If you’re traveling with a little one, take advantage of Disney’s Rider Switch Service. Here’s how it works: You stand in line as a family, even if some of your kids aren’t tall enough to ride. The first parent rides with the older kids, while the second stands off to the side. When they disembark, you swap kids and quickly get put on the ride.
Kristin utilized this on her last trip. “Since the passes let three people go on the ride the second time,” she says, “it usually works out that our older kids get to go on again!”
Kim, now a grandma, has a great strategy when it comes to rides: “When you enter the front gate at the beginning of the day, make a beeline for the farthest areas,” she says. “You’ll hit them before the crowds—we got a private audience with Minnie Mouse by doing this—and by the time you get back to the front, the crowd has gotten down to more normal sizes.”
Starnes has the scoop, of course, on a great way to maximize the ride experience: “MaxPass, Disneyland’s newest product, makes even the busiest days a breeze. I worked with Disney prior to its launch to learn the system and firmly believe that it’s worth every penny.”
You can read more from Starnes about how FASTPASS and MaxPass work and interact together here. It’s a little intense, but remember, the prep work you do before your feet land in Disneyland will pay off.
Outside of line strategy, Starnes notes that it’s wise to take your Disneyland essentials in a crossbody bag versus a backpack. “Cross body bags can be worn on many attractions, so you don’t have to constantly add and remove your bag.”
Embrace the shows!
Disneyland is so much more than the rides. Our family adores the show selections (both the stage and out-and-about ones), and nothing is better than a Disneyland parade. To get prime seating, Starnes recommends “setting up with a blanket prior to parade time to section off your space.” She notes that you can’t leave the blanket unattended.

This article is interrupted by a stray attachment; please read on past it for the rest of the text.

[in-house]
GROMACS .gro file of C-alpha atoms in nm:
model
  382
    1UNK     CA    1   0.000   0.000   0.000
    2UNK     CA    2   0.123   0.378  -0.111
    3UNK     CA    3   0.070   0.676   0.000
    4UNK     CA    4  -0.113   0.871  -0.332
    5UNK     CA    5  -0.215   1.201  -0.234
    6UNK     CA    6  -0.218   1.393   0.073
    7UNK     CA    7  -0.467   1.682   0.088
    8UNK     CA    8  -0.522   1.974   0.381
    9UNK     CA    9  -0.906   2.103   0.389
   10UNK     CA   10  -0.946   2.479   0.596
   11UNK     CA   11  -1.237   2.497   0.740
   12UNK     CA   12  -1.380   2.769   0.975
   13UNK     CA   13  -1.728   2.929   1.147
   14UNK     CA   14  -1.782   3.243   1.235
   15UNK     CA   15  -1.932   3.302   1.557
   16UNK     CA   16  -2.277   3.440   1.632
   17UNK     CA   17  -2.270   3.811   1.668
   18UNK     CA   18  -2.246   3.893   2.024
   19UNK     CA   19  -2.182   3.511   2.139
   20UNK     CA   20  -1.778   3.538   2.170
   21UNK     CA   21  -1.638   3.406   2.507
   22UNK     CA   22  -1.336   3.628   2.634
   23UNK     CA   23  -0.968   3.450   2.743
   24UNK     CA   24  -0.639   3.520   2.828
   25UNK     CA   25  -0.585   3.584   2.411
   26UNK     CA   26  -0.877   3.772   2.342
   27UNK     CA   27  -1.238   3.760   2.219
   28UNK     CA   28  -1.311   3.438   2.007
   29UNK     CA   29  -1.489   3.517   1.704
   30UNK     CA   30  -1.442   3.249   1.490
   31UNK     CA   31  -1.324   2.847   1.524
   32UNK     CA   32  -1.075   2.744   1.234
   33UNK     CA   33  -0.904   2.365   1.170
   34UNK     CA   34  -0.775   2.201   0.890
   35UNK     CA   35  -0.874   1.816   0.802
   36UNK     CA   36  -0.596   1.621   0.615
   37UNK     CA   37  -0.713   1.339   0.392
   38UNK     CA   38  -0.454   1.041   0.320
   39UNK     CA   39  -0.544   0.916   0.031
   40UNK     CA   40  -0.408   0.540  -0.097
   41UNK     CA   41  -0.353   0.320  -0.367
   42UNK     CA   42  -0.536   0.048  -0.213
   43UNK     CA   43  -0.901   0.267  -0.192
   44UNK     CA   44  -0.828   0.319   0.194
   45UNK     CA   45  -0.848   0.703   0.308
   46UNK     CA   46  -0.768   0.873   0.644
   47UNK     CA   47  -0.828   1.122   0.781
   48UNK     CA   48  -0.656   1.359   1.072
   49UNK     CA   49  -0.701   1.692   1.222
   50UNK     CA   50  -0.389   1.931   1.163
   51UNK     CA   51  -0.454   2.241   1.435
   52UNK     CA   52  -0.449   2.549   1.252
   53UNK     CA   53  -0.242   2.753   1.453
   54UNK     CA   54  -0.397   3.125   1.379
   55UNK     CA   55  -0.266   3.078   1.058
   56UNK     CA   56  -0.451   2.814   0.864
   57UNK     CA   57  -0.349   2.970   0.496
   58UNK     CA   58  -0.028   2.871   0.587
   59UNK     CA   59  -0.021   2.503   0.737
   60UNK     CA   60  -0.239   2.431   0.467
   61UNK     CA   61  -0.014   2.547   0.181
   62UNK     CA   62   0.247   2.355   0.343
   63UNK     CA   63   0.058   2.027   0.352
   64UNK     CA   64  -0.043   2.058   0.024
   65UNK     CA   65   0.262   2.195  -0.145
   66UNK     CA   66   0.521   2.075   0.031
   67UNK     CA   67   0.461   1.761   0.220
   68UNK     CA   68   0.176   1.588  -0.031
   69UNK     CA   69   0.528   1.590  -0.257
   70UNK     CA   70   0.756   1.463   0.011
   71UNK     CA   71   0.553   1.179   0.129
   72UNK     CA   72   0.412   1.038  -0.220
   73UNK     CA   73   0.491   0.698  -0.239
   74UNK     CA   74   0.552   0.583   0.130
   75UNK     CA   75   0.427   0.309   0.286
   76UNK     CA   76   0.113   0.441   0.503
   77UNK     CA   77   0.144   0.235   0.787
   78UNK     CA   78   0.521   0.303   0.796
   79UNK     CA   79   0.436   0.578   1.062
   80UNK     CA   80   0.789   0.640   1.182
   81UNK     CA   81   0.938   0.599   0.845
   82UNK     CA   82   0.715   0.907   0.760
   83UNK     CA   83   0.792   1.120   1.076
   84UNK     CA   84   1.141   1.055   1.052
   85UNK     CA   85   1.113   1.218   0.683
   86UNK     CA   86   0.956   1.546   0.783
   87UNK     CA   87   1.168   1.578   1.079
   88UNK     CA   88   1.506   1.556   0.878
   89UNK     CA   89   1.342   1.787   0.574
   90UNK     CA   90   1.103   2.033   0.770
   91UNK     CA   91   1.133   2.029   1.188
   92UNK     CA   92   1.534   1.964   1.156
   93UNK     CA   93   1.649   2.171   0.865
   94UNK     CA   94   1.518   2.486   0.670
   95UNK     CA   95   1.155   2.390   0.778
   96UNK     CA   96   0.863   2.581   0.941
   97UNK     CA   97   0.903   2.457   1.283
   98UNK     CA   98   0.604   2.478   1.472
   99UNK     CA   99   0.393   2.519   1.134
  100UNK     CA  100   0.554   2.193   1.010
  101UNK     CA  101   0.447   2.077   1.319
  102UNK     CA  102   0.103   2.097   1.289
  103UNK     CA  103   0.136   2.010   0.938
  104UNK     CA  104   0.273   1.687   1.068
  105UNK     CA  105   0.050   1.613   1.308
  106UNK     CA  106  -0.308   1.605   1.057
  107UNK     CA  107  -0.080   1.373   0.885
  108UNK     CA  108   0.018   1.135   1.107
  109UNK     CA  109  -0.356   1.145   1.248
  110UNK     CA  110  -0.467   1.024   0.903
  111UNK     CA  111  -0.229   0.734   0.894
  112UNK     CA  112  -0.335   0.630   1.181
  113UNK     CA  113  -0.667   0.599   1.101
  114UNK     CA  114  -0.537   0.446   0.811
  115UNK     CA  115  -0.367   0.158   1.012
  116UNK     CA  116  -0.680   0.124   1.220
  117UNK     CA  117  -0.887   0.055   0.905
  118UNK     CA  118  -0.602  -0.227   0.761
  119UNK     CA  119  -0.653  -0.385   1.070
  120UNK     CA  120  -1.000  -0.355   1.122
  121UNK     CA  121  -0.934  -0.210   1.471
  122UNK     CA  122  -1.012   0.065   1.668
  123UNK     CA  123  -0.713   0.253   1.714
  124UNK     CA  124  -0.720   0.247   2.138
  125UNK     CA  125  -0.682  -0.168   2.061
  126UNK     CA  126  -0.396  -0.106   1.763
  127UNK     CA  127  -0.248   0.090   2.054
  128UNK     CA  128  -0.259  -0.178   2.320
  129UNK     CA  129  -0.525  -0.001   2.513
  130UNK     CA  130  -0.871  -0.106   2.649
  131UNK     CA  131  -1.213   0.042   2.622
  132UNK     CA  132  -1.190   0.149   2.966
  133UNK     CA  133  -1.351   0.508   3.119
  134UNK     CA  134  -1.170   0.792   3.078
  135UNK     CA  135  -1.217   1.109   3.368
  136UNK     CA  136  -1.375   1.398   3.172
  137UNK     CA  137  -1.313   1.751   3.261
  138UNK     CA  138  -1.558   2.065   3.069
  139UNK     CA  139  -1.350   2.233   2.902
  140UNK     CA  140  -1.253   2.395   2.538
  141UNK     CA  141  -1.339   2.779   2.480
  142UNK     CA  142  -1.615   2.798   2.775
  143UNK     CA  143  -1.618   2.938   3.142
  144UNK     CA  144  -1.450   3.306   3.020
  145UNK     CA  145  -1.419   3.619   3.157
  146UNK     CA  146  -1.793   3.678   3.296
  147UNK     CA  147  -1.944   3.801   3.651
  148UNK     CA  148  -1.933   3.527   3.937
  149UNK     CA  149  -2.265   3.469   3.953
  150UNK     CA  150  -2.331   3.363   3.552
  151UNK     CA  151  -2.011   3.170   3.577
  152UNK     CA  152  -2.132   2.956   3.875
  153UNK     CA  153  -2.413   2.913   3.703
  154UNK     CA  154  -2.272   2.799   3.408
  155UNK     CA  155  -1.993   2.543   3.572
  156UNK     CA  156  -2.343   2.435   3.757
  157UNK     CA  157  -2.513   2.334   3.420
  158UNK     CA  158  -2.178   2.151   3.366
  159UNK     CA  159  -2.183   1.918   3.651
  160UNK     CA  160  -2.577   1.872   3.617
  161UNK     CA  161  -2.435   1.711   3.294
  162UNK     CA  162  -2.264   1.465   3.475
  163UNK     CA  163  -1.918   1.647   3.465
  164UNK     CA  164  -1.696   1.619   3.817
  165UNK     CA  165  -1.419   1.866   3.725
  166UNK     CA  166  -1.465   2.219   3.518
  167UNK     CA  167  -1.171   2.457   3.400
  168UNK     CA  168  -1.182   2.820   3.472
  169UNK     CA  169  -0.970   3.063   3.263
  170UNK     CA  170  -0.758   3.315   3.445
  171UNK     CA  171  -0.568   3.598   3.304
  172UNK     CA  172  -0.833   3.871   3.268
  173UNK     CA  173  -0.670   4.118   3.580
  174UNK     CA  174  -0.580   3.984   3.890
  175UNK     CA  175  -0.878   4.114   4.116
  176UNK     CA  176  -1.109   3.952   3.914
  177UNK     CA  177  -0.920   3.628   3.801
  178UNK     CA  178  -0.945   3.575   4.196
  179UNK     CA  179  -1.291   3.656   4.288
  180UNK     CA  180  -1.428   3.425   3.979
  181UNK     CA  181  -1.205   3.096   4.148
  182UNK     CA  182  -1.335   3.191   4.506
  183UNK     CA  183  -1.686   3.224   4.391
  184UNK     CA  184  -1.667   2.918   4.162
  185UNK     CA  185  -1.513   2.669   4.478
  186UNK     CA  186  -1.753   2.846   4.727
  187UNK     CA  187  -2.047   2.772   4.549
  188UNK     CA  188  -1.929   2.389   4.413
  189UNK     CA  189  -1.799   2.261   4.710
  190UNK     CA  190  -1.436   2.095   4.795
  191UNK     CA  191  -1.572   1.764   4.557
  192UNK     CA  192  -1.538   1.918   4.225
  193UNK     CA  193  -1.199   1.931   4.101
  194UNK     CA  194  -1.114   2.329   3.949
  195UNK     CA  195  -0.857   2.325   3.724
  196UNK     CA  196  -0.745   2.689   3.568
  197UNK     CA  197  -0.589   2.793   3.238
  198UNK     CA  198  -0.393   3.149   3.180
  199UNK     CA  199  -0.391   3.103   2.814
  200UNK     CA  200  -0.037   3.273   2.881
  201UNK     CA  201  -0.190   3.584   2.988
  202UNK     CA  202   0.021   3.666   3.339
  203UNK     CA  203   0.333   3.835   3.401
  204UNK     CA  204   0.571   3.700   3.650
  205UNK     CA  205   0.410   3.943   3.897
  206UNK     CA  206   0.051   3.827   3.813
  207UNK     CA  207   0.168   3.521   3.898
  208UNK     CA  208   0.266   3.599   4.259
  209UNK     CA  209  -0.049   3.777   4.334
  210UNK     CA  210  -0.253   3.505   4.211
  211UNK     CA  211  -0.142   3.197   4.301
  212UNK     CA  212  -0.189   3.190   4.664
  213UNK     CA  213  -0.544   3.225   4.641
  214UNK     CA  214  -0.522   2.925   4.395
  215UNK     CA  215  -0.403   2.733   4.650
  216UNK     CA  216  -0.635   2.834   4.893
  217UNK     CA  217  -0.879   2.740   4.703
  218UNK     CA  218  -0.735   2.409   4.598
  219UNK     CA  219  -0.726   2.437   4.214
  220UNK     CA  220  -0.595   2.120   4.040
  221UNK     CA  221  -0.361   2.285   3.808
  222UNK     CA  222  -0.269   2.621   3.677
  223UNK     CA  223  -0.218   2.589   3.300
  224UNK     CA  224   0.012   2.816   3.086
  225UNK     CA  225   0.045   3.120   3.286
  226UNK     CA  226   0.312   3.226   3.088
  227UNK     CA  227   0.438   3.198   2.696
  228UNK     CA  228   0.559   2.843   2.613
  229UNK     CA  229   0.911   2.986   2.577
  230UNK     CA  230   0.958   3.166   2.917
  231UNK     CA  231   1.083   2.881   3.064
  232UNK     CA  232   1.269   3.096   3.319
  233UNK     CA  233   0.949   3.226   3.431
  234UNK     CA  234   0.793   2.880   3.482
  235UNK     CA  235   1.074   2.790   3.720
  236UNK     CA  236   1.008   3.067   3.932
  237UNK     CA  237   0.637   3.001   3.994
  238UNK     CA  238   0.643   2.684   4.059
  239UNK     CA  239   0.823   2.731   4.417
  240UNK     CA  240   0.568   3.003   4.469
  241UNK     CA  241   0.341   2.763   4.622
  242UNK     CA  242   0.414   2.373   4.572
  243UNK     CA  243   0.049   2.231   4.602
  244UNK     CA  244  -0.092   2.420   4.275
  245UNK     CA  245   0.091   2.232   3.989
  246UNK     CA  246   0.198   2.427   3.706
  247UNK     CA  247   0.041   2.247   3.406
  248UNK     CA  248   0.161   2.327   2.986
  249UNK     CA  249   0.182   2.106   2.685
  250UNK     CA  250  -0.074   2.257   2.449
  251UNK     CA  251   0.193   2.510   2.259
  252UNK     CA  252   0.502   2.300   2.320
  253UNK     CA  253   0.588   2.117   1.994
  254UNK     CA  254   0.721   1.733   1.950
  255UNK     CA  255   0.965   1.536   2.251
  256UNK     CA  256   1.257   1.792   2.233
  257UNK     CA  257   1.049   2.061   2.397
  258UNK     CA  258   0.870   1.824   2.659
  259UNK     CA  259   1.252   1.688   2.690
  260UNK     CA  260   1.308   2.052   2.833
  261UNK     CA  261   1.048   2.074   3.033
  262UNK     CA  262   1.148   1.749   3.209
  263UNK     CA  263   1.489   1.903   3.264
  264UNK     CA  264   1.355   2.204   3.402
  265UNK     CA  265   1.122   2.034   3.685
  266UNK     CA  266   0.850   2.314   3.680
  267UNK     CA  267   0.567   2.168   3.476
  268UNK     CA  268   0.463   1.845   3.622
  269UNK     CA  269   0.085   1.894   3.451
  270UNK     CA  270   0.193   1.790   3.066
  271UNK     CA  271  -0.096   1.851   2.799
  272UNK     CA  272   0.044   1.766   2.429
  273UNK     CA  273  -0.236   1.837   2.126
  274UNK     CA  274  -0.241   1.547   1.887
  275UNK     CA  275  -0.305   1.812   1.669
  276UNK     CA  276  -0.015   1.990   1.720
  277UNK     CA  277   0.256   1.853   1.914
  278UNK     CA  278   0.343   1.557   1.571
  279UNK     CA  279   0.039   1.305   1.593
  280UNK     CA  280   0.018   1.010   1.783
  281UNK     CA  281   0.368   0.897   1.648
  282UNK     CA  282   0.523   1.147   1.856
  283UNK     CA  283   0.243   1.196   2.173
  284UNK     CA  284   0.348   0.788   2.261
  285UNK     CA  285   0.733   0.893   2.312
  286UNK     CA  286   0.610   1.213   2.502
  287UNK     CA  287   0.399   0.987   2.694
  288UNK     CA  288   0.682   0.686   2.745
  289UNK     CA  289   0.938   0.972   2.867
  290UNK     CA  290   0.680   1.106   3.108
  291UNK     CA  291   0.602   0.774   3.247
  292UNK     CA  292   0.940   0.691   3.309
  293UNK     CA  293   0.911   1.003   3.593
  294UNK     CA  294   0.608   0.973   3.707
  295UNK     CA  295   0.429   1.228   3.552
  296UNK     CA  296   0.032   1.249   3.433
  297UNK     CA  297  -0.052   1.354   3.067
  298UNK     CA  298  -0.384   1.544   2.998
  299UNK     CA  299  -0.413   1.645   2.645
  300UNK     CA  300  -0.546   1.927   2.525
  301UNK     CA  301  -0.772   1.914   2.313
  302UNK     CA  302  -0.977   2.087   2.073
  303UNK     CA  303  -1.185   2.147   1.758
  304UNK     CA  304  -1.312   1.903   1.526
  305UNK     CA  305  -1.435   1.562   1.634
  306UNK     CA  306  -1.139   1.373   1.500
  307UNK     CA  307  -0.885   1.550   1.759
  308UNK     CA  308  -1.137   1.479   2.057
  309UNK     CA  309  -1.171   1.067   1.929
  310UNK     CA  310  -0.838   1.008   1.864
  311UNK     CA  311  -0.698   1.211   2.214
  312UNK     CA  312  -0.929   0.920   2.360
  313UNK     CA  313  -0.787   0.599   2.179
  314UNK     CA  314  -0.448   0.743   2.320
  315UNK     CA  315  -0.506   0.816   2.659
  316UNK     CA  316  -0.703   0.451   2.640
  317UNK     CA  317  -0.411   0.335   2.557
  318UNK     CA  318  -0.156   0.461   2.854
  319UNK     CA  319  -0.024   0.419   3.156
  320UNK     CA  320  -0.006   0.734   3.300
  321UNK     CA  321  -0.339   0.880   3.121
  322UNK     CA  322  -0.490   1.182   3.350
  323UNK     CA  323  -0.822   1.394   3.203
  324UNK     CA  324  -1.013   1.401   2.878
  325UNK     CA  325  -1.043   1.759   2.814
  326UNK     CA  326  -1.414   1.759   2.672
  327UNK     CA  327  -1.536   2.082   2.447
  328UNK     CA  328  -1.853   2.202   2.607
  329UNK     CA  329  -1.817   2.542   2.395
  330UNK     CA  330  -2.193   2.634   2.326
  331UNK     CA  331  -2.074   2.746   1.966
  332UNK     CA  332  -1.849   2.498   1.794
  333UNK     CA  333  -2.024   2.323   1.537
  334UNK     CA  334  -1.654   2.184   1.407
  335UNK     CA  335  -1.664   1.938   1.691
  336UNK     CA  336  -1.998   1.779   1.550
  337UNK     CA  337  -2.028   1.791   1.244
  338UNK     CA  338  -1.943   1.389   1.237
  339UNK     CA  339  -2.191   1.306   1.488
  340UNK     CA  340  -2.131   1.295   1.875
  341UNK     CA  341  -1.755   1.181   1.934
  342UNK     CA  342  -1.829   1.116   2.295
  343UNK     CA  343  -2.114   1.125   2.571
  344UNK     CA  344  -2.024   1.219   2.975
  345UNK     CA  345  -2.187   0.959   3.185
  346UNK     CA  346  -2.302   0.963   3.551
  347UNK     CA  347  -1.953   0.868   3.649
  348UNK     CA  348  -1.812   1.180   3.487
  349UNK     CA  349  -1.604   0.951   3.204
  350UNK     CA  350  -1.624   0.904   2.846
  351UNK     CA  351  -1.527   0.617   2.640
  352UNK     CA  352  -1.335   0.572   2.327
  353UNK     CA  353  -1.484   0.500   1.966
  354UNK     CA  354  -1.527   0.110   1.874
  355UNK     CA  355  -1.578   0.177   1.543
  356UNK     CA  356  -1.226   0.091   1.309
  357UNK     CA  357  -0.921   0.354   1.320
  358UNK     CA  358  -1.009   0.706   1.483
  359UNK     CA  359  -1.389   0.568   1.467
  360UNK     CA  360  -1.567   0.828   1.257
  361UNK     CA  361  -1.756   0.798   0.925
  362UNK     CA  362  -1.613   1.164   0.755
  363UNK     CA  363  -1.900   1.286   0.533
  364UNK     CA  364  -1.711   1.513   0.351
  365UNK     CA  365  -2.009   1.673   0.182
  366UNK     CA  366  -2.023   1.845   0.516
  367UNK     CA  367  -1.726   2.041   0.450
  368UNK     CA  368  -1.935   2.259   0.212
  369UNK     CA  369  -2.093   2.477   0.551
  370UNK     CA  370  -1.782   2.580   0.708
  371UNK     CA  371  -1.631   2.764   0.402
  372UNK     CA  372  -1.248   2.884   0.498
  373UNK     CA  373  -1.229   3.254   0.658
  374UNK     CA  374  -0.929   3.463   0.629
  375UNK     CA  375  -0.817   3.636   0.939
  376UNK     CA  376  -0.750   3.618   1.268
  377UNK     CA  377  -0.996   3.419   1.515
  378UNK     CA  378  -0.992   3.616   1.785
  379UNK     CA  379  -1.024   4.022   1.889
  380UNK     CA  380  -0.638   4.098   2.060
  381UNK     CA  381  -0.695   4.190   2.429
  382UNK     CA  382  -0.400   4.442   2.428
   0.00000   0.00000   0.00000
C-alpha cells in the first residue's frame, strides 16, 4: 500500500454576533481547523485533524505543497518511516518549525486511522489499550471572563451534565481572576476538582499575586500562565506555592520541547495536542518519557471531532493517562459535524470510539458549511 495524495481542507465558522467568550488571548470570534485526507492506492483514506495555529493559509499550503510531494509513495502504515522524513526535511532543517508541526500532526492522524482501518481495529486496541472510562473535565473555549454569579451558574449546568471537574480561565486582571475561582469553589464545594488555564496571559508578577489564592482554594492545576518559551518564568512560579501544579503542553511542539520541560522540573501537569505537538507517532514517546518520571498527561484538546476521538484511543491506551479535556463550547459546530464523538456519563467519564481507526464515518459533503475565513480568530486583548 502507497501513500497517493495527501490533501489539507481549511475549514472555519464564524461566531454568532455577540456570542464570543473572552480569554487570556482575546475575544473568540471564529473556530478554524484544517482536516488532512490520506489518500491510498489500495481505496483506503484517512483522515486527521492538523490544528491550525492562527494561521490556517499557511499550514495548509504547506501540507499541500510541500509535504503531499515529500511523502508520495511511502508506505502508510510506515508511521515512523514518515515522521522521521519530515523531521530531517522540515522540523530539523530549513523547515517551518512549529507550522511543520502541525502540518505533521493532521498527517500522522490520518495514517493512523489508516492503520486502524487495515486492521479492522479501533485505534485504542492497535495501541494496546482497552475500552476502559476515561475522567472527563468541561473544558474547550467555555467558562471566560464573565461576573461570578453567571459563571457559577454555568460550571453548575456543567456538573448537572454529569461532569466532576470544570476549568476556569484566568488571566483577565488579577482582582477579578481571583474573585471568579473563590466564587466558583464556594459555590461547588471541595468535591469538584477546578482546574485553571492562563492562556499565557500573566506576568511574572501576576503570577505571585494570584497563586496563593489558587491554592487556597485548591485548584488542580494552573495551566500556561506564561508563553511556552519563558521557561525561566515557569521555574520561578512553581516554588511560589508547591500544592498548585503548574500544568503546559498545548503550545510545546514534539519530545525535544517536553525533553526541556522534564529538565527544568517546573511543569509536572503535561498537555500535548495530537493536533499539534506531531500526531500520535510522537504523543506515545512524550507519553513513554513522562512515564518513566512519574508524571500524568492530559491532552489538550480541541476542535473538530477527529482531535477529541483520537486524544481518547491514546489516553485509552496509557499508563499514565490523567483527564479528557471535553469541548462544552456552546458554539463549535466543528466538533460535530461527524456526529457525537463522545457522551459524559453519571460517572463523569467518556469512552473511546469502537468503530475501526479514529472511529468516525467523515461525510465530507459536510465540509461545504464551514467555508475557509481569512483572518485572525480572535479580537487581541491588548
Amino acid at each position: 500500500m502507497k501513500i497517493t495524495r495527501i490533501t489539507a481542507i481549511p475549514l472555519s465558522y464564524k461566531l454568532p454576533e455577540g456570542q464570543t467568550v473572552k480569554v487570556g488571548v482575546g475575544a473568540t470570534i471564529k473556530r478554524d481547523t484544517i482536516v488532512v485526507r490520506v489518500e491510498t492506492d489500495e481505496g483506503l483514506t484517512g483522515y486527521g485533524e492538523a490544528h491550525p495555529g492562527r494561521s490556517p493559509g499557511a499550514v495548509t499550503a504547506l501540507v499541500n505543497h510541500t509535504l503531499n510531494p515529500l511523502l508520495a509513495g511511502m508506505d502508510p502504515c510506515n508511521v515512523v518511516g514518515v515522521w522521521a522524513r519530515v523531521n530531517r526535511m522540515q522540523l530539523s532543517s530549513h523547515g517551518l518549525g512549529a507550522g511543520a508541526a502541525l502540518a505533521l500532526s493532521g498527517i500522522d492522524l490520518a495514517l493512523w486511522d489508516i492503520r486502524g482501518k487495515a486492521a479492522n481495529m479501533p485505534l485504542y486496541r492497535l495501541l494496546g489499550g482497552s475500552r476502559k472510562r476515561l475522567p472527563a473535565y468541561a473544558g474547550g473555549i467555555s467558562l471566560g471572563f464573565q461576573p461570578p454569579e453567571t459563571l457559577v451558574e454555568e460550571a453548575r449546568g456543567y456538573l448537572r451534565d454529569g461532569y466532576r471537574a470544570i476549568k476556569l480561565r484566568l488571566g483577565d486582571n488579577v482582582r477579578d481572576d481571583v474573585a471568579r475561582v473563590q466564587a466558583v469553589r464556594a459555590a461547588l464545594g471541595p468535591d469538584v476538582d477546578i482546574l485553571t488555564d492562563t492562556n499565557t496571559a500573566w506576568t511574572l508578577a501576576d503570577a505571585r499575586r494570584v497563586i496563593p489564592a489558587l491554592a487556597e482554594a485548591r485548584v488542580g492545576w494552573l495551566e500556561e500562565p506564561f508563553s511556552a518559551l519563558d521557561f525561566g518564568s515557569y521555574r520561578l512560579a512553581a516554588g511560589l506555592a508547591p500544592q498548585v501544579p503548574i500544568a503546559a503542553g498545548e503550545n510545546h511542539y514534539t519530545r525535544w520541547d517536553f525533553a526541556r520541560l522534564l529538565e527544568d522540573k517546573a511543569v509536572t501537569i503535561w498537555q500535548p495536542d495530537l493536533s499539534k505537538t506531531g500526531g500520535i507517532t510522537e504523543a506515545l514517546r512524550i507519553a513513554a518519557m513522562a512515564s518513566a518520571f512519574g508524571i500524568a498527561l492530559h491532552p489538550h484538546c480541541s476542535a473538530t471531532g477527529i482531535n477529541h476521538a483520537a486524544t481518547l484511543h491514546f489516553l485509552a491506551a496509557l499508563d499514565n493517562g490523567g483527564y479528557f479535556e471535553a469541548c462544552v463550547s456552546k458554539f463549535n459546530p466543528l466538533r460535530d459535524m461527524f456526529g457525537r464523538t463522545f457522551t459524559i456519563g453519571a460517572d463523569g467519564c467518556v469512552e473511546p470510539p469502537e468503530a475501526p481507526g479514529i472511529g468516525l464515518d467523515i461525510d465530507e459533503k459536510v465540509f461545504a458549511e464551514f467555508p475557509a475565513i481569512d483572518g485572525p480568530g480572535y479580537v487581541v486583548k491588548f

“… I encourage you to be polite and to think of others when you claim your space,” continues Starnes. “But carving out a small area will allow you a little room to breathe and enjoy the show.”
I know, sitting on a blanket just waiting doesn’t sound fun, but I promise, the experience is worth it! Plus, my group and I would often use this down time to eat, let a little one nap, or switch with another adult in our group to take individual kids on a ride or shopping date.
When it comes to budgeting…
Most people I spoke with talk about finding a balance of enjoying everything at Disneyland while not going too overboard in the money department. When it comes to food, Starnes recommends “eating breakfast at your hotel and then splurging on one meal per day, if your budget allows. Otherwise, visit quick service options for the best prices.”
Here’s my personal tip: Before you embark on your Disneyland adventure, visit a Disney Store, either in person or online (Amazon has some!), and stock up on Disney merchandise and travel essentials. There are tons of fabulous souvenirs, dress-up outfits, stuffed animals, and other goodies at a fraction of price you’ll see at Disneyland.
You know your kids well, so try to anticipate what they’ll love. Then, when they’re drawn to the stores, remind them that there is a surprise (that you’ve pre-bought) waiting back at the hotel for them. Not only will this help you keep your spending in line, but it will save room in your suitcase!
I’m not a Disney villain. I do let my kids choose something special from the park. But we window shop most days and return on the last day to purchase their chosen item right before we leave.
If you’re planning a trip to Disneyland soon, or even if a Disney vacation is simply in your dreams, make a point to do your research long before you arrive.
Advance preparation will allow you to relax and fully experience the timeless perfection of the wonderful place called Disneyland.
“Six months is enough time to plan a Disneyland trip,” says Starnes. “Walt Disney World veterans will start planning a year out, which is totally fine, but our park is more laid back … .”
Along with Starnes’ treasure trove of knowledge at Disneyland Daily, I highly recommend Magic Kingdom Mamas and Shannon Laskey’s Going To Guides.